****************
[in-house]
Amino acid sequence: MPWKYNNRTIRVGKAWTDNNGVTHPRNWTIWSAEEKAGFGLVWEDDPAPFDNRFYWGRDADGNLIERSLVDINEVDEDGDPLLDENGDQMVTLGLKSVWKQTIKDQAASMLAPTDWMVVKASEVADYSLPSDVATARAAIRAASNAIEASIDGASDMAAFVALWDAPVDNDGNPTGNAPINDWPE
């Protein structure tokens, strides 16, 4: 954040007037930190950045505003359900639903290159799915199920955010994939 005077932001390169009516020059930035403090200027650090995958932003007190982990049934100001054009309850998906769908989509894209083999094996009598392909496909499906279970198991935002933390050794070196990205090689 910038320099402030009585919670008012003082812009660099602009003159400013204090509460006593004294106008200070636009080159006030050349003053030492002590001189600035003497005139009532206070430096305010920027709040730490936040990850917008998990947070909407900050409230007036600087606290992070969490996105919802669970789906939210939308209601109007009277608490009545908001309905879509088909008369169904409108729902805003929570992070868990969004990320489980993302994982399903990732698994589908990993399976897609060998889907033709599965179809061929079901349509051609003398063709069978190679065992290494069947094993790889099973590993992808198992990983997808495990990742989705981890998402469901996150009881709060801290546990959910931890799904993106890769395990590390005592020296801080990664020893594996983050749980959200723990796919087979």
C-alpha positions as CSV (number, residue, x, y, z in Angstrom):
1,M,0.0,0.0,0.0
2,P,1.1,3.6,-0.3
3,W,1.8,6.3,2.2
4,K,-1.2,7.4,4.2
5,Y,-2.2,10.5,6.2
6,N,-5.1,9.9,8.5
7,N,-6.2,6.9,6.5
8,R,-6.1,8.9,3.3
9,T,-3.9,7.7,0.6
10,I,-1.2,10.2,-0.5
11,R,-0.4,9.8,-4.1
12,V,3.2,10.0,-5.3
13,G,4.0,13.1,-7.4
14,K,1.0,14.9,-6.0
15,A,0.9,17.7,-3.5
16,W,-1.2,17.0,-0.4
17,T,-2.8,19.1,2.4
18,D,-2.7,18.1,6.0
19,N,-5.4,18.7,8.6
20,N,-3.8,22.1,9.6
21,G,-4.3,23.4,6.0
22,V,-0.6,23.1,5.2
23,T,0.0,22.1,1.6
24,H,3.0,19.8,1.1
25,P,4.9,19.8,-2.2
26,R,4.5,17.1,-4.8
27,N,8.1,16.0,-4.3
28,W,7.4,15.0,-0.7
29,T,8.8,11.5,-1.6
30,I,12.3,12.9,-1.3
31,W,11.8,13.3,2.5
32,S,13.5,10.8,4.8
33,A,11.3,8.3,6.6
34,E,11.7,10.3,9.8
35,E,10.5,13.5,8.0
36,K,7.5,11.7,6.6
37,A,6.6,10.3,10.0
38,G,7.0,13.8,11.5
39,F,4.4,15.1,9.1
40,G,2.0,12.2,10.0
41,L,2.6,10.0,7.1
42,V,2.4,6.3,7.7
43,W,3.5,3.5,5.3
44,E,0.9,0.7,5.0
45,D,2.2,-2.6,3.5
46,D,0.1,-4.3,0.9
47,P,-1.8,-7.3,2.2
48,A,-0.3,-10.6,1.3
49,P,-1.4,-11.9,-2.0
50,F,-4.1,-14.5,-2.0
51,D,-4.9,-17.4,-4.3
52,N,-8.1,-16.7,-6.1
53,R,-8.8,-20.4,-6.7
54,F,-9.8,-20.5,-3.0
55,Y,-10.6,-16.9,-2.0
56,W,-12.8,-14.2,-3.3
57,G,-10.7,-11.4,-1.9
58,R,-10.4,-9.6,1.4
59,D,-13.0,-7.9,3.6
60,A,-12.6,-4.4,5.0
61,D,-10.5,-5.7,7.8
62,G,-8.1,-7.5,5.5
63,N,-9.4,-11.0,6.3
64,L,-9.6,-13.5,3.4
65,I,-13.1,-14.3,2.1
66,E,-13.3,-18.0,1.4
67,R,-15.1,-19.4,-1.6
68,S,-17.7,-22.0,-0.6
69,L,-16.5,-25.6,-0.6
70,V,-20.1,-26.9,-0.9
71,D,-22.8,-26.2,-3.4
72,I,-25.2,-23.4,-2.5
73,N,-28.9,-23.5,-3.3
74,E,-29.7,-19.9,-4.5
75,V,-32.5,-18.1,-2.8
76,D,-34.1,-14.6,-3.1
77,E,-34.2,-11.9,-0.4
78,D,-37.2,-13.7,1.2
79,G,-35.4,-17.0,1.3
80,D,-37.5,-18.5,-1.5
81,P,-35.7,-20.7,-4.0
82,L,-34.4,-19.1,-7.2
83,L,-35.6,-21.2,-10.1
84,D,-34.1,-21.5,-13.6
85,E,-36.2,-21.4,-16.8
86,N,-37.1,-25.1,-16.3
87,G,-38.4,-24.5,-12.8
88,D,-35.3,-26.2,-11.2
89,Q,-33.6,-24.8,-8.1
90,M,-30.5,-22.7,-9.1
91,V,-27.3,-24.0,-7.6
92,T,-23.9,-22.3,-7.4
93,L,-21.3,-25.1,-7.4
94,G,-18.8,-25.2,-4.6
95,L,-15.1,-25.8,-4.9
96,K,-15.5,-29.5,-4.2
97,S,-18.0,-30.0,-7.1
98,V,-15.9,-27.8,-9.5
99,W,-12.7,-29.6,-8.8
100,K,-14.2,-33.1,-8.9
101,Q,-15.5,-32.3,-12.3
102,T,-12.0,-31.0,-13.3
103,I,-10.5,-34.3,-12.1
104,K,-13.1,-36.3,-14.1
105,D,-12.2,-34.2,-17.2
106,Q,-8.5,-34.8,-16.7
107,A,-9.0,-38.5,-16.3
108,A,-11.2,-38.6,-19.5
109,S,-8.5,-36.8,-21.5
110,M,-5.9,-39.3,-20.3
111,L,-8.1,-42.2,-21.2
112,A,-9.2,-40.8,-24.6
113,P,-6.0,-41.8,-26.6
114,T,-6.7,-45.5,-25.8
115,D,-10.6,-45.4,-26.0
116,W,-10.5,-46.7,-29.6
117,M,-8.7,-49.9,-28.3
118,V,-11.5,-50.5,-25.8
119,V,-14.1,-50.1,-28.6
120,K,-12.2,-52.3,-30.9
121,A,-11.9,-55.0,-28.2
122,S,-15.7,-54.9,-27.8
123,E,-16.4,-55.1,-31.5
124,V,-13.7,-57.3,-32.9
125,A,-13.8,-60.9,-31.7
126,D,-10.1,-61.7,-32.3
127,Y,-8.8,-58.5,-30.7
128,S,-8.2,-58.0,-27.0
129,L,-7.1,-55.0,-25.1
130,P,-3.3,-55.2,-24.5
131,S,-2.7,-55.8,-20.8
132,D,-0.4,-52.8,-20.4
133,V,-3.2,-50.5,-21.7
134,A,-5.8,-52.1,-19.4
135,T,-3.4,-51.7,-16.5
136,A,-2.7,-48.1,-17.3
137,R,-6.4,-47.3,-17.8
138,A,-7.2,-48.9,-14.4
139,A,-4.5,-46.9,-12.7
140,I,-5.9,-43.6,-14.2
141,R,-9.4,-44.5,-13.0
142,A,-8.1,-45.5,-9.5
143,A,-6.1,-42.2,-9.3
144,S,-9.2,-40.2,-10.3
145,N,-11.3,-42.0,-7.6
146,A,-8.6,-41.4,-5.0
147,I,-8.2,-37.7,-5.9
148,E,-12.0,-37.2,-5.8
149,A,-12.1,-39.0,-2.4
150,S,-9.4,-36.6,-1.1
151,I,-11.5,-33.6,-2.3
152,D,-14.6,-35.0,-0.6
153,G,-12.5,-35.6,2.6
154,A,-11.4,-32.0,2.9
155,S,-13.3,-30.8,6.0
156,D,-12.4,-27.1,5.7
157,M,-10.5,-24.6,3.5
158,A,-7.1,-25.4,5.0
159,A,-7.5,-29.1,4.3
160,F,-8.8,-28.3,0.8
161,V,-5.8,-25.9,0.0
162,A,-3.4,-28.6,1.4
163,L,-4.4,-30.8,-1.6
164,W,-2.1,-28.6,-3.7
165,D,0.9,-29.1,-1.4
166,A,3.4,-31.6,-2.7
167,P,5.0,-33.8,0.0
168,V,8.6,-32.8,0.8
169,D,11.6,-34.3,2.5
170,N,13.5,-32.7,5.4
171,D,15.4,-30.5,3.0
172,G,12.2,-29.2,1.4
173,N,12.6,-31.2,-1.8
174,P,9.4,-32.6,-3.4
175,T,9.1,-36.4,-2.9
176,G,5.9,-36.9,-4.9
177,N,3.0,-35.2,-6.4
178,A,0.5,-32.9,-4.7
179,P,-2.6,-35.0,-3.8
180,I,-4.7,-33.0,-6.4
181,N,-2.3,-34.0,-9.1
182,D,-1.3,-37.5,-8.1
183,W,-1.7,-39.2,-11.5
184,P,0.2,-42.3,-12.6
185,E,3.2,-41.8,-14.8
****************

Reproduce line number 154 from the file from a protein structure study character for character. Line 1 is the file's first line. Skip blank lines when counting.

150,S,-9.4,-36.6,-1.1